Buses in Seoul have begun carrying new passengers — statues of “comfort women,” a euphemism for the estimated 200,000 South Korean girls and young women who were subjected to sexual slavery in Japanese brothels before and during the Second World War. The statues, which have been endorsed by the city’s mayor as an “opportunity to pay tribute to the victims,” have proved immensely popular in South Korea, but less so in Japan where the government has argued that the statues constitute a violation of a 2015 agreement in which Japan formally apologized for what happened to the women. In the agreement, Japan had agreed to apologize and set up a $9 million fund to care for the surviving comfort women, and in return South Korea agreed to not criticize Japan over the issue in international forums.
The sincerity of the Japanese apology, however, was tested only two months after the supposedly “[final] and [irreversible]” agreement, as deputy foreign minister Shinsuke Sugiyama declared to the United Nations that there was no evidence that the Japanese government had “forced comfort women into sexual servitude.” South Korea, meanwhile, has taken to erecting statues of comfort women across the country — including a bronze life-sized statue just outside of the Japanese embassy in Seoul.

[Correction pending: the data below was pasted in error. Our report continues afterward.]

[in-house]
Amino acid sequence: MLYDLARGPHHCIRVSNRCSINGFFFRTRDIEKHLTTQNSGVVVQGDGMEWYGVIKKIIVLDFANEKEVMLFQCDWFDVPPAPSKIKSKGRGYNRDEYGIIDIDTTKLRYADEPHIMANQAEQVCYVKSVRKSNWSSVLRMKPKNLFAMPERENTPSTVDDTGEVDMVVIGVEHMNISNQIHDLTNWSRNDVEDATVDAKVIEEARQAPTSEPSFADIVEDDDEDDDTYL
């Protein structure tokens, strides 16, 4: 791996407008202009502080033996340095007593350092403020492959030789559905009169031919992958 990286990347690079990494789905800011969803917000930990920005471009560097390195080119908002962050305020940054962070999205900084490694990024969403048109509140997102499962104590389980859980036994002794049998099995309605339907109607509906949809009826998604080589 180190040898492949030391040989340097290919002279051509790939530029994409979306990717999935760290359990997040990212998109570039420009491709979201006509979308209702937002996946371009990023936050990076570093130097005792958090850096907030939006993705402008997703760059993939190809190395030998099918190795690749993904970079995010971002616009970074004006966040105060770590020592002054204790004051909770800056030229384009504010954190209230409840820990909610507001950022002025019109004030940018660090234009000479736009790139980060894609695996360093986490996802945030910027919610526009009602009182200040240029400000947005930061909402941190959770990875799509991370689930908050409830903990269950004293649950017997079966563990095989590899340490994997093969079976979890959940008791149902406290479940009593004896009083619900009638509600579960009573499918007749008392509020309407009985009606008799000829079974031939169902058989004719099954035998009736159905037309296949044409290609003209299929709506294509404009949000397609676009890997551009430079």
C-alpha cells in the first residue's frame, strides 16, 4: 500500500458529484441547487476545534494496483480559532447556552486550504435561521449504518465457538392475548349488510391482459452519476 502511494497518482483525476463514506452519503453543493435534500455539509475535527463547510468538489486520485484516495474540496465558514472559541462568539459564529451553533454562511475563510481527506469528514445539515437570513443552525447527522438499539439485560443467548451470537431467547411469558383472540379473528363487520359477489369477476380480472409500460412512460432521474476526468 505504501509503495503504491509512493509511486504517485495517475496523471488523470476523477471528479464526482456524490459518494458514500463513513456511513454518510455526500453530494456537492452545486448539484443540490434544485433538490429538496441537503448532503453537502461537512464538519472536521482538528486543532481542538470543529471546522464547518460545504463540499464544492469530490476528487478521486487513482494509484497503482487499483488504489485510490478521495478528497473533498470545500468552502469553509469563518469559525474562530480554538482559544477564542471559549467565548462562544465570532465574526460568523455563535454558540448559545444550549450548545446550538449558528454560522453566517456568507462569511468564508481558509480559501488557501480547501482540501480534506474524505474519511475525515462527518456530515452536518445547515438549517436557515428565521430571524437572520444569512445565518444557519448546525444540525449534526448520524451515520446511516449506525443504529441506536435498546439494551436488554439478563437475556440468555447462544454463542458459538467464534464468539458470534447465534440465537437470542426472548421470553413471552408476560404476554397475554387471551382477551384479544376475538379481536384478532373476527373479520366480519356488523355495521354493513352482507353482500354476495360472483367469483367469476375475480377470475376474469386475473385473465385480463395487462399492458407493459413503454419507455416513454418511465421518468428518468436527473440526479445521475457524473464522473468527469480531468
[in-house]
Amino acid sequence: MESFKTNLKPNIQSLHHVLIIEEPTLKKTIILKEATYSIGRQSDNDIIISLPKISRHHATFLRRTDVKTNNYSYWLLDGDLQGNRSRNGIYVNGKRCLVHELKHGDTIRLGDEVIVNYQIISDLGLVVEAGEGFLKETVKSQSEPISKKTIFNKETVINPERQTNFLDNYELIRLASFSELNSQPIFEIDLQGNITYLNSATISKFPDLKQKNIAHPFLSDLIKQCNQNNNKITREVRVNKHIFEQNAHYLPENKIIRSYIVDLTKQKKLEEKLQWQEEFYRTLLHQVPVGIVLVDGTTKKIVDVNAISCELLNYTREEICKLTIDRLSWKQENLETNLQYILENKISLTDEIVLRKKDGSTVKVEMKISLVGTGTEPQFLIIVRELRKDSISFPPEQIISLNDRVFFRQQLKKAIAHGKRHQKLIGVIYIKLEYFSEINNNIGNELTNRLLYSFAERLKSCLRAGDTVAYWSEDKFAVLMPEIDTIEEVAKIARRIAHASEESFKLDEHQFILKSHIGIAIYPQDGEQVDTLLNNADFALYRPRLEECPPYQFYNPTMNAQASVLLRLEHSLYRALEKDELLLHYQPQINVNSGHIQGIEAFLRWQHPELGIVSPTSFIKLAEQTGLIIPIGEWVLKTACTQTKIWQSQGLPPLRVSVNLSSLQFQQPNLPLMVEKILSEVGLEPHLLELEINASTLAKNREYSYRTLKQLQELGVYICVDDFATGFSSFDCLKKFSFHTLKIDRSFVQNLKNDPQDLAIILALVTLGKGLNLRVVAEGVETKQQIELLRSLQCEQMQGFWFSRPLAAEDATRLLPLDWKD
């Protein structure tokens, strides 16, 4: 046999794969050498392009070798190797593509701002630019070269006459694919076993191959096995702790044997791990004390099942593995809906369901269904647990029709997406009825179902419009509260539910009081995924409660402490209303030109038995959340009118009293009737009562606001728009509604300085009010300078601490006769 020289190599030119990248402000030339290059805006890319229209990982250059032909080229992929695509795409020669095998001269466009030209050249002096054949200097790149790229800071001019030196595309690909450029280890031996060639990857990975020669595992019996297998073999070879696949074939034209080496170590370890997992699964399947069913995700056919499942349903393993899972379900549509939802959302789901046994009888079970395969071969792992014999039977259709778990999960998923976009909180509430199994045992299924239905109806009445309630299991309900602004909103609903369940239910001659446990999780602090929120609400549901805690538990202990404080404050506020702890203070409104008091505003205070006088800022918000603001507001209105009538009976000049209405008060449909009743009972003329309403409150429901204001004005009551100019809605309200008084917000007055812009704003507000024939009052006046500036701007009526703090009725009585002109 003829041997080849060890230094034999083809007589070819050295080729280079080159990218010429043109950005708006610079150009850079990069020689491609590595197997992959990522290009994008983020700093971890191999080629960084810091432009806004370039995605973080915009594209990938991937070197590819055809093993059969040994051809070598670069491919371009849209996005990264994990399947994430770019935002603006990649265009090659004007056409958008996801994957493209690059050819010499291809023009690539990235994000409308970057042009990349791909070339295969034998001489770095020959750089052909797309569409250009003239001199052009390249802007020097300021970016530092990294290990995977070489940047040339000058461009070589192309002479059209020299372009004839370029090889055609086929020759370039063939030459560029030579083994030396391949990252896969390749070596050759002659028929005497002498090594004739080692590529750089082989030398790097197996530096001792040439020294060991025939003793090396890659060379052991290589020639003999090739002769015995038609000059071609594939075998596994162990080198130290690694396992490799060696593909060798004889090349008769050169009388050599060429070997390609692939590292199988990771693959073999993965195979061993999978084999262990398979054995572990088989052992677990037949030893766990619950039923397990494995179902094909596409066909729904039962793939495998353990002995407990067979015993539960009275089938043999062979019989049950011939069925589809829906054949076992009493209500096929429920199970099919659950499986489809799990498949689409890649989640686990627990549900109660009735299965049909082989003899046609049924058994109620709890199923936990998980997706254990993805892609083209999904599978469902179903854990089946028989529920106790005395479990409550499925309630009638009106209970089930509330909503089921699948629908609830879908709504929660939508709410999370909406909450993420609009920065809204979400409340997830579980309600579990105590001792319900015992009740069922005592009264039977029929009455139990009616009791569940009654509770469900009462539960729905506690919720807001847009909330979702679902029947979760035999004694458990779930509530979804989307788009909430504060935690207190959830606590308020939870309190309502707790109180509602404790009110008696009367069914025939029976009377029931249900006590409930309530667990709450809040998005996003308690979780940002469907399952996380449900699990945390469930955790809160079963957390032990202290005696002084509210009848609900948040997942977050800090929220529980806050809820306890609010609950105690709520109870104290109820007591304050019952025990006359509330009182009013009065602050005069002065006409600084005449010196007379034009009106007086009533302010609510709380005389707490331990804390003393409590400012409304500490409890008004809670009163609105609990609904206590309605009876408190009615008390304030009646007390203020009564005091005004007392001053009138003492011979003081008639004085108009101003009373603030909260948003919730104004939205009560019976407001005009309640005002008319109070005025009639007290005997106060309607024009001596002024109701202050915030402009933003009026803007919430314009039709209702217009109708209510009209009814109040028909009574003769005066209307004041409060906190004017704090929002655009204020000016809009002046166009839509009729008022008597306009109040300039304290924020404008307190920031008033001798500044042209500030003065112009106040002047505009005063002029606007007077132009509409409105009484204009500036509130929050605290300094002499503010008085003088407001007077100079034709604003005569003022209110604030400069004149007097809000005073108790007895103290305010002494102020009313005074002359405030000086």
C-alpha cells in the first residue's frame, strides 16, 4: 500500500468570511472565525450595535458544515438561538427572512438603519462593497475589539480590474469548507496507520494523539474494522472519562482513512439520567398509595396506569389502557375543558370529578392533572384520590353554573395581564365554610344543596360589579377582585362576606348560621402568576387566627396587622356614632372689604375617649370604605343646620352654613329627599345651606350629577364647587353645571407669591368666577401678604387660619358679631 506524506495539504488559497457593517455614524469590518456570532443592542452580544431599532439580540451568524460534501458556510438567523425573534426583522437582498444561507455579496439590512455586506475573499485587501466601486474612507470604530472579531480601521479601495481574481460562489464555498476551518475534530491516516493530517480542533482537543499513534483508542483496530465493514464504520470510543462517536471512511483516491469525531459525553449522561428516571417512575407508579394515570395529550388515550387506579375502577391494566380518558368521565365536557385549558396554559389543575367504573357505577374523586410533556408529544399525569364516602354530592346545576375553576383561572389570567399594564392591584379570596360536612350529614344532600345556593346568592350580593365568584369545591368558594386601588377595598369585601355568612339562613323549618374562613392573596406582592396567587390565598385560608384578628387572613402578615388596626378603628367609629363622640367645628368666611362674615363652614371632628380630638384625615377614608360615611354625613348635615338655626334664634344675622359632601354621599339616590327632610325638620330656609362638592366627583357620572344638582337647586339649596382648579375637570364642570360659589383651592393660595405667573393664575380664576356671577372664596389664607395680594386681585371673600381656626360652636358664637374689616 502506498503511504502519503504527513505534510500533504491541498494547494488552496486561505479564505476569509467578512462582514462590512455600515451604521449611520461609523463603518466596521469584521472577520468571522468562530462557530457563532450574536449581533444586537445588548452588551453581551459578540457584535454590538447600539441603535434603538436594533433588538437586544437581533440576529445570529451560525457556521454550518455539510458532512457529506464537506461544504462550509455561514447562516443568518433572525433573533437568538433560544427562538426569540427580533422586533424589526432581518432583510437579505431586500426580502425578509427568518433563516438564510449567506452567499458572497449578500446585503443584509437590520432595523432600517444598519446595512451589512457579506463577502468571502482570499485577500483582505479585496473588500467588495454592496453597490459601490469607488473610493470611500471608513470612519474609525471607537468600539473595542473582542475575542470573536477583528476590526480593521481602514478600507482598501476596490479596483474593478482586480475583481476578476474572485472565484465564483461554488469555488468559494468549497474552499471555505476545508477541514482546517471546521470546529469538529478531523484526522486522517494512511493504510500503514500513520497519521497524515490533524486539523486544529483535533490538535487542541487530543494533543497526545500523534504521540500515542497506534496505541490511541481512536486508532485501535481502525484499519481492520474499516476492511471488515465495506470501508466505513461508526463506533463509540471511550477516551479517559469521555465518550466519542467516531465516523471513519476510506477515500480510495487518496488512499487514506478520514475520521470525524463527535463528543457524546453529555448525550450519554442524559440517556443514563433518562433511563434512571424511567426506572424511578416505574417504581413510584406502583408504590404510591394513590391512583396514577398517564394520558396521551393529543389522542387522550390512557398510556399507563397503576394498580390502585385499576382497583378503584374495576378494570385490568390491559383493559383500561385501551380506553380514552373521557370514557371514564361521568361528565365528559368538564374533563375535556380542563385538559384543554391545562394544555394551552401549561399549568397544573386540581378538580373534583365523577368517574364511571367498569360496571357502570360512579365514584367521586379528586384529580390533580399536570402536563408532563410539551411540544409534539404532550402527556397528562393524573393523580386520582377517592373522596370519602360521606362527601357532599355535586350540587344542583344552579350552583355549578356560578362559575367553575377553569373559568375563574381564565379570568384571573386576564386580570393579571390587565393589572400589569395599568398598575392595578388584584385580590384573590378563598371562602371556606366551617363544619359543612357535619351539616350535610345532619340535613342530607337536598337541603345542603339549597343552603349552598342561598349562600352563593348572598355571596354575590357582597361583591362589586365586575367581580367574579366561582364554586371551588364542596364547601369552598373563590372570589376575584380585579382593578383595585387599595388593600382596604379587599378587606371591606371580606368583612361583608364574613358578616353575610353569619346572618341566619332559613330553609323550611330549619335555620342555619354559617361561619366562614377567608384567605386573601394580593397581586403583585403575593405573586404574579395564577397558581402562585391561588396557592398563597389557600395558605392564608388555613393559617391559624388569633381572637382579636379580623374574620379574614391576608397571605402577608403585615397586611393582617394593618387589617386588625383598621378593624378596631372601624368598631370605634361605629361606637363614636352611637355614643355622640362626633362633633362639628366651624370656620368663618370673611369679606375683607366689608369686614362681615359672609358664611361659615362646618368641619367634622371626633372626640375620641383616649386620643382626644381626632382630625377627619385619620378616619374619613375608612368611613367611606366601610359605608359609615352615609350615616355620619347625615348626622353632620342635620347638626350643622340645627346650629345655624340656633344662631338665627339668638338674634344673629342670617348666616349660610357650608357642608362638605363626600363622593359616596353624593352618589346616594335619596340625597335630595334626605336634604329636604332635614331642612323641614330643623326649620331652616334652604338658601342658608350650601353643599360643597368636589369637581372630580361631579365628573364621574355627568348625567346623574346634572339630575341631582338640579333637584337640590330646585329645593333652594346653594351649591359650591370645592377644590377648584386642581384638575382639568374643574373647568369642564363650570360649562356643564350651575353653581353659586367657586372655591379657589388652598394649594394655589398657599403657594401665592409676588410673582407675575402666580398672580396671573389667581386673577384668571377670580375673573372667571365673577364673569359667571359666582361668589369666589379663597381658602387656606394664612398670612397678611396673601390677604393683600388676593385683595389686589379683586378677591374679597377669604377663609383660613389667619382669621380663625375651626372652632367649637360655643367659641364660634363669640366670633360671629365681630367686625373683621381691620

The new project by the Dong-A Transit company has installed statues of comfort women on five of the city’s buses, with the goal of making August 14 an official holiday in remembrance of comfort women and eventually opening a museum to spread awareness about their plight. The statues will circulate the city until the end of September, and then be put on permanent display in public spaces across the country.
“It’s so heartbreaking to see this girl statue, partly because she looks about my age,” said 19-year-old bus passenger Jennifer Lee to Agence France-Presse. “It horrifies me just to imagine what these women went through.”
Read the full story at The Guardian.